Role of Aggressive Secretion Management in Managing ARF of NMD Children
Mucociliary clearance is generally not affected by NMD, except for damage to the ciliary epithelium due to repeat aspiration or acute chest infection (43). Aggressive secretion clearance is crucial for children with NMD to avoid progression to severe respiratory compromises during respiratory infections (44, 45). Also, excessive secretion has been regarded as a major risk factor causing NIV failure in treating ARF of NMD patients (6, 46, 47). Therefore, facilitating secretion clearance and normalizing gas exchange by augmenting cough ability is the mainstay to treat ARF in children with NMD (48).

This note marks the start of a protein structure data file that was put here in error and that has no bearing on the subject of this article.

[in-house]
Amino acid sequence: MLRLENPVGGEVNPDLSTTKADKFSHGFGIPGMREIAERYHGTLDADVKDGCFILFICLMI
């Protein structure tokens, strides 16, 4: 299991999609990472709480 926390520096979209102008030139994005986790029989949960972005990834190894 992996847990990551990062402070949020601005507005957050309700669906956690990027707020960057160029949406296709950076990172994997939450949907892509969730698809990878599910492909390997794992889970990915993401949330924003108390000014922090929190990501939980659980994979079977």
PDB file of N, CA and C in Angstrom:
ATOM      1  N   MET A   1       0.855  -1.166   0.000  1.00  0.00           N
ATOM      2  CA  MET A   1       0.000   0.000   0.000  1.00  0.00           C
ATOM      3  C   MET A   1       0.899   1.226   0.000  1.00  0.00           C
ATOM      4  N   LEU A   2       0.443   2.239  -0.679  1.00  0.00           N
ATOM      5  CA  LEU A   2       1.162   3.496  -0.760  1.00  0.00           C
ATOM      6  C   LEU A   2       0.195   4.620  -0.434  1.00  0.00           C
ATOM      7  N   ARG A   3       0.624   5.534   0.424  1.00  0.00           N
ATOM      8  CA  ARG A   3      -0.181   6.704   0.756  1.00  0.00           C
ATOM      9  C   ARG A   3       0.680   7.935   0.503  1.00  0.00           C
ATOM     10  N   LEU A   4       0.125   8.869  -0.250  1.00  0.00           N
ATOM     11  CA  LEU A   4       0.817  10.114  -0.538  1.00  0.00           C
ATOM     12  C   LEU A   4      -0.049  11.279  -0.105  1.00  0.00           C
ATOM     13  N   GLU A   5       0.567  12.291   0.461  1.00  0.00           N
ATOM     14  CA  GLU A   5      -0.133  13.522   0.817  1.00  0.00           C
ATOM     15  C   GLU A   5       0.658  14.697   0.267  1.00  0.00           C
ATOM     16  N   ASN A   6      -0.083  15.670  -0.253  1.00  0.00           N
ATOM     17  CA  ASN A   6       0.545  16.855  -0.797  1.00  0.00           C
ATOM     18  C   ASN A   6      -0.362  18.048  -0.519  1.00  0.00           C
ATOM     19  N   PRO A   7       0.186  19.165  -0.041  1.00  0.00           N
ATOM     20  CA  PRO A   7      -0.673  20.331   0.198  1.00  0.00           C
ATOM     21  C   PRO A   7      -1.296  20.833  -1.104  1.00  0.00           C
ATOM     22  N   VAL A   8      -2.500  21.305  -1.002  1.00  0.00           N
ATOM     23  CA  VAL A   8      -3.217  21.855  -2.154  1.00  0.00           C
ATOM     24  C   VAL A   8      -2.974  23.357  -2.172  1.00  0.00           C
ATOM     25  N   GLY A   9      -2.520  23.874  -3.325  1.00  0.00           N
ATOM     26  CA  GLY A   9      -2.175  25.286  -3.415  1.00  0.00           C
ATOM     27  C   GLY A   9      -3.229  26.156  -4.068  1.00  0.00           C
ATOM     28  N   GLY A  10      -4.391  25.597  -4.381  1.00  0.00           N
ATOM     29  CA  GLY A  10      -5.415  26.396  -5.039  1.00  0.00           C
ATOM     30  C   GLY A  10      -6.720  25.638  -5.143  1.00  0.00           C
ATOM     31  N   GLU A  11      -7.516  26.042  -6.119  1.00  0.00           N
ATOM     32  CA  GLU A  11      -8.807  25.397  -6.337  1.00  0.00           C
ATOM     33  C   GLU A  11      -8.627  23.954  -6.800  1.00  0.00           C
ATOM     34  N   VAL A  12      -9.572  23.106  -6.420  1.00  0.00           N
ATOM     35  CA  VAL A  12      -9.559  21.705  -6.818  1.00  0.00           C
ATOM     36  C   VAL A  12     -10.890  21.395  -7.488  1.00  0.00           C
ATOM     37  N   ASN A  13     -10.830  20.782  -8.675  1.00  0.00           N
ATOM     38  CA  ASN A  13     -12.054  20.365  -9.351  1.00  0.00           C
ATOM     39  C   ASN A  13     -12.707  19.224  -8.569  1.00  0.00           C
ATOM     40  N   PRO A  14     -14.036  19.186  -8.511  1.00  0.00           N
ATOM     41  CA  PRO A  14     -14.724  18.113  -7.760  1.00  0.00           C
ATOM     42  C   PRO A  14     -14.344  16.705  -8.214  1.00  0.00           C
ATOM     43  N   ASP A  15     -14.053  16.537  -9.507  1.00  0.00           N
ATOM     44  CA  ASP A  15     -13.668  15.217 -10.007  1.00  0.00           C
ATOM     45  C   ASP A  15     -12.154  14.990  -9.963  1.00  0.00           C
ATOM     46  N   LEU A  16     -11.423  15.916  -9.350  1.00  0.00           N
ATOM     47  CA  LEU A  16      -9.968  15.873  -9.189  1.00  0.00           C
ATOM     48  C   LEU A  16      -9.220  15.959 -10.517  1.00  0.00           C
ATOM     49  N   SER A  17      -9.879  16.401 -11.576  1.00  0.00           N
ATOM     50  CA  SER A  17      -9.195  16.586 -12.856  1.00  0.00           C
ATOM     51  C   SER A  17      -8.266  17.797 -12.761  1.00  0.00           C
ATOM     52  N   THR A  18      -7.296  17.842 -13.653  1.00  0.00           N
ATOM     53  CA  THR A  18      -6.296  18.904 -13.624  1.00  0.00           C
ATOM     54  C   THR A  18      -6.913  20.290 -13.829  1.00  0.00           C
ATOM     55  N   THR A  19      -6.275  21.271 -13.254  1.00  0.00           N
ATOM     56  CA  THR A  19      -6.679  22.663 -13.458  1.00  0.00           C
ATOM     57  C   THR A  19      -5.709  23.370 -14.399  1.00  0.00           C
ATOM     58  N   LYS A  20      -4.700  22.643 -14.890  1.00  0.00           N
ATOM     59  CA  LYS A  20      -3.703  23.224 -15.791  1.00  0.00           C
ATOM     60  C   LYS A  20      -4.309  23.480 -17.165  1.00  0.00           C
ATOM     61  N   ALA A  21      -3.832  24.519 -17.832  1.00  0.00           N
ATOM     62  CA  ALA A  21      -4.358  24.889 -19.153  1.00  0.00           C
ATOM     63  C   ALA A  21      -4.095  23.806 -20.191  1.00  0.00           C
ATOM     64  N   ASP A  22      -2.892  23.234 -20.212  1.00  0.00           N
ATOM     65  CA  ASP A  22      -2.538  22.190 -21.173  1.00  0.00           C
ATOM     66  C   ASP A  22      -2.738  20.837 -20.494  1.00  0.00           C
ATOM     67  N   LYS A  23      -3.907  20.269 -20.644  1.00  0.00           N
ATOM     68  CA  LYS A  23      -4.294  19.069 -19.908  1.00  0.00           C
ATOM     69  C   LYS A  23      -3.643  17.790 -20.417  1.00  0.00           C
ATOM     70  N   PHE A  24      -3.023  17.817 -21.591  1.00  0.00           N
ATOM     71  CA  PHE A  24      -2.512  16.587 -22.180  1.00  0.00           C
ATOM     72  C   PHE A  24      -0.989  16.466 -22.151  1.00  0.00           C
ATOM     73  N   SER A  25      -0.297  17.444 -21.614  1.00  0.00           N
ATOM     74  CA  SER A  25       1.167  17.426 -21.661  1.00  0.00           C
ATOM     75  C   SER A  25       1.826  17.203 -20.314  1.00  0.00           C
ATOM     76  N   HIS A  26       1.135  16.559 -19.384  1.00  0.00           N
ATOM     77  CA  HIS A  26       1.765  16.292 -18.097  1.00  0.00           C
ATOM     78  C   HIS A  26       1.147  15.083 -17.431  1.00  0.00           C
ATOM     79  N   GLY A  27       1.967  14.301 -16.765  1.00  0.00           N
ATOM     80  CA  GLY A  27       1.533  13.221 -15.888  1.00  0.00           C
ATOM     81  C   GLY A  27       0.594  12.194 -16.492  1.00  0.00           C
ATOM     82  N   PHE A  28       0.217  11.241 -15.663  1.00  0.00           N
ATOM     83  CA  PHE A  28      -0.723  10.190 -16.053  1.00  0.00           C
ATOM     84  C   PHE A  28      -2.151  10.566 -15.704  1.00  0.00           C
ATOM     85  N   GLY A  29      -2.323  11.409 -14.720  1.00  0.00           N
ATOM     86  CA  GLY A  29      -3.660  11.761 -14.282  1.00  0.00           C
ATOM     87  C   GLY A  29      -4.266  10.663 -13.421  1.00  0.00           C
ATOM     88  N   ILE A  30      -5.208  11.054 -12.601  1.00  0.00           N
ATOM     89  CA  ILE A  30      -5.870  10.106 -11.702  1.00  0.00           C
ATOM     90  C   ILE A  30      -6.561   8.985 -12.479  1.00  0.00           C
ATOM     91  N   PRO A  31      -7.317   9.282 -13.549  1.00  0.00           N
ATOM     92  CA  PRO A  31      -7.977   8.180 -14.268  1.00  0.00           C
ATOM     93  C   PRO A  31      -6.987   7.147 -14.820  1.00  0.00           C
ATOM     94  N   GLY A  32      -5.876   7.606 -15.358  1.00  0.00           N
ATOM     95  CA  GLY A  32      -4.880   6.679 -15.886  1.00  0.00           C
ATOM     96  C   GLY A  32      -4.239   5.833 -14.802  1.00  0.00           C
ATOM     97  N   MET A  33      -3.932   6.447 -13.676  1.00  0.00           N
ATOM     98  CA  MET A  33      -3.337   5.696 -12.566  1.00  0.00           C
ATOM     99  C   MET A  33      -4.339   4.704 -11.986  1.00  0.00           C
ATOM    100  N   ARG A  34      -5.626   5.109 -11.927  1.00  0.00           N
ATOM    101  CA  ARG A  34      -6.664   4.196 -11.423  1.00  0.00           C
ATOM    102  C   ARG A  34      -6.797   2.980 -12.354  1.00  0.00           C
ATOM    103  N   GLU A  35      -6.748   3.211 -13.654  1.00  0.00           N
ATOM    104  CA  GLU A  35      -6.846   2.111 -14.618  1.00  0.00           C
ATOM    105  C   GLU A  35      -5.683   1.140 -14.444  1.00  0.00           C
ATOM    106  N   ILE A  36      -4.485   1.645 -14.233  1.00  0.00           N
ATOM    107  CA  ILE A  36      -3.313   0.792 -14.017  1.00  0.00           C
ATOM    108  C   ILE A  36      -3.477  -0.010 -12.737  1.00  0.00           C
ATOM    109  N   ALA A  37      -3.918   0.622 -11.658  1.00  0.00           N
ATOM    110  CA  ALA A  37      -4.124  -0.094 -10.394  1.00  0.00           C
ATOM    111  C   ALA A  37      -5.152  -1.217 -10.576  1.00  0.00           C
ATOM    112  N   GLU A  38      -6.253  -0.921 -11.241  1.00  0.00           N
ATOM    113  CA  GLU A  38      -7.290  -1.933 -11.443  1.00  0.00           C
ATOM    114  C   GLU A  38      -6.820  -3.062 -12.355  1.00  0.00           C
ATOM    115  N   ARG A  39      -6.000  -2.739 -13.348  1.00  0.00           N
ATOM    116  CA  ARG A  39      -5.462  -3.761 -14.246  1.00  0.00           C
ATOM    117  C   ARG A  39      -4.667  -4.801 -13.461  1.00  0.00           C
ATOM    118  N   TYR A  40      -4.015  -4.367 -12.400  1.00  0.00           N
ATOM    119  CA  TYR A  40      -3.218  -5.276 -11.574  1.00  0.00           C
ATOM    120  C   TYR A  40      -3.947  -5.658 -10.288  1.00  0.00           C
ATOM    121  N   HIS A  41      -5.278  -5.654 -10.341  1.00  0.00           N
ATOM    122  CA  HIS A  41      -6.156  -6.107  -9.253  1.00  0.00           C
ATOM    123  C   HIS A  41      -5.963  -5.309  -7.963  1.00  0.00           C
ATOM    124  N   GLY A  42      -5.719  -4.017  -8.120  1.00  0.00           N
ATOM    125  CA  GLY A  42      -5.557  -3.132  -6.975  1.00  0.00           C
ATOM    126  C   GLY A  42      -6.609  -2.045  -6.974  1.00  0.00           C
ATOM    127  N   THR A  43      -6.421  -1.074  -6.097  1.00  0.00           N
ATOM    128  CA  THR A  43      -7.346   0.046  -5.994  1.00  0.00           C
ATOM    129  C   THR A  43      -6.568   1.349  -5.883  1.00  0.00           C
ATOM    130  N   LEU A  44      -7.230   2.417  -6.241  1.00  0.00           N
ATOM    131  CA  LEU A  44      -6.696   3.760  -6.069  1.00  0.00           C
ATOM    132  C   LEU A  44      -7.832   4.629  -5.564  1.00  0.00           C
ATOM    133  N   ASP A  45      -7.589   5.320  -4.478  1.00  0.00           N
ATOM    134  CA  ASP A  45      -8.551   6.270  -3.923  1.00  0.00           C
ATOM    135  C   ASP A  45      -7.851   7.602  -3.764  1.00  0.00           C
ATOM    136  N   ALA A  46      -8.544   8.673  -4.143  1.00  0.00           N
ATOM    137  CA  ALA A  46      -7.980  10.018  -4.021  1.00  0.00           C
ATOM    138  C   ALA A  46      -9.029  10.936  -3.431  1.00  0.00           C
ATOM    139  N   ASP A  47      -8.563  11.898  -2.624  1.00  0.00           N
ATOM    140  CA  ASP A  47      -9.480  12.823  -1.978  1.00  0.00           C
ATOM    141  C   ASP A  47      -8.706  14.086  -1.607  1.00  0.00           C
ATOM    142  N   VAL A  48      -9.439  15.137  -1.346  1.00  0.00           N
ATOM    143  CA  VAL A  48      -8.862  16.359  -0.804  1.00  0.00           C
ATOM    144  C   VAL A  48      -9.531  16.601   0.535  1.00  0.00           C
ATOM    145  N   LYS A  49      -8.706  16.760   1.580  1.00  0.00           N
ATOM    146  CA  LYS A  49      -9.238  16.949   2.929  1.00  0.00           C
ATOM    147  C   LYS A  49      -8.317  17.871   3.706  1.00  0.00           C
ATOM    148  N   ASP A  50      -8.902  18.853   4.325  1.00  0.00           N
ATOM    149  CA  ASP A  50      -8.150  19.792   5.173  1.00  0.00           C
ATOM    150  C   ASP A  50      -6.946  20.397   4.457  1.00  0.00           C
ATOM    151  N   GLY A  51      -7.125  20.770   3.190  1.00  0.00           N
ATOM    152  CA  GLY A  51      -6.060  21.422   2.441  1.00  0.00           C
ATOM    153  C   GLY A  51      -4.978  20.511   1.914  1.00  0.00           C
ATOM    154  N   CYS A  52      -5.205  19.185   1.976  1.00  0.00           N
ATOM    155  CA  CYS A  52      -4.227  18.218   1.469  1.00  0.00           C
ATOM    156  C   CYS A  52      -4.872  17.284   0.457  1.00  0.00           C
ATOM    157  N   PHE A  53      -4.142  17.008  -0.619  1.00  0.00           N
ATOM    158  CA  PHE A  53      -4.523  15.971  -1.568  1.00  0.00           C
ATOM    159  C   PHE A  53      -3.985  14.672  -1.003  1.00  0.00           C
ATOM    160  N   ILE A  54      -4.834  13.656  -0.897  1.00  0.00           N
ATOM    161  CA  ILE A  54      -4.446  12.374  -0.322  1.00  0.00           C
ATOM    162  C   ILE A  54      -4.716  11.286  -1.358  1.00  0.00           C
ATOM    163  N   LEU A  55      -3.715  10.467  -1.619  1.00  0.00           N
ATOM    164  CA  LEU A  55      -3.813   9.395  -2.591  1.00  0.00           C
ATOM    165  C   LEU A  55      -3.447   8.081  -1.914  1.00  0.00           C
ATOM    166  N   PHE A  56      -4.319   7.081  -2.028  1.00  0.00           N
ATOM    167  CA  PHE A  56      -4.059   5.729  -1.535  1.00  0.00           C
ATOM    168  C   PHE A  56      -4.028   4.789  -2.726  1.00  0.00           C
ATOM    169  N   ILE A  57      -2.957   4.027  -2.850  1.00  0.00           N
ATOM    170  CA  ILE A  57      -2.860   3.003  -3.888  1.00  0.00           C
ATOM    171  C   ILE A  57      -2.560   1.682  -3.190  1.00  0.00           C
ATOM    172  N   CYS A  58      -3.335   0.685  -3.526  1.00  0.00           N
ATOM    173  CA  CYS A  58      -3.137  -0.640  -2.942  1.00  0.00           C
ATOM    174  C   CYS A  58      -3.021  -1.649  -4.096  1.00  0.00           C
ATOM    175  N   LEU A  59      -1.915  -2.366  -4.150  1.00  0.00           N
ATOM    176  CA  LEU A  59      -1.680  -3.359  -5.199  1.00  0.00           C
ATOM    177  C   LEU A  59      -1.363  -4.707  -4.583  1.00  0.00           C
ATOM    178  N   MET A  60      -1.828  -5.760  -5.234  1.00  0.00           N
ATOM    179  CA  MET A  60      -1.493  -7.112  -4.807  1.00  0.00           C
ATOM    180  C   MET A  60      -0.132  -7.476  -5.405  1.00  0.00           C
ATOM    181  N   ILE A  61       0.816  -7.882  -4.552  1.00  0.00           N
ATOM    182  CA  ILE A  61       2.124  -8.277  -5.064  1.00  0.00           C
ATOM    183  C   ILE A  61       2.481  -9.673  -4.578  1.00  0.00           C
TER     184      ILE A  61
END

Although NMD patients rarely achieve sufficient chest and abdomen pressure due to the weakness of the intercostal and abdominal muscles, the coughing can be augmented manually or mechanically. Among various coughing-assist techniques, the mechanical insufflator-exsufflator (MI-E) represents the most powerful tool that can promote the most effective peak flow to expel mucus plugging and resolve atelectasis (7, 49, 50). MI-E can deliver a brief positive inspiratory pressure through a mask, mouthpiece, tracheostomy, or endotracheal tube to fully expand the chest, allowing air to enter the distal end of the mucus plugging, and then applying negative pressure, resulting in expiratory “cough” flow to remove airway secretions (45). A previous study showed that MI-E is superior to manual cough assistance in increasing cough flow in healthy subjects as well as in patients with amyotrophic lateral sclerosis (ALS), regardless of bulbar weakness (51). The additional use of MI-E helps to resolve excessive secretions and eliminate the risk of NIV failure in treating ARF of NMD patients. Therefore, recent evidence suggests that combining NIV and MI-E can be used as the first-line treatment for ARF in children with NMD (14, 44, 45, 47, 50). Our experiences also show that it can effectively treat ARF even for the most severe types of NMD (Figure 2).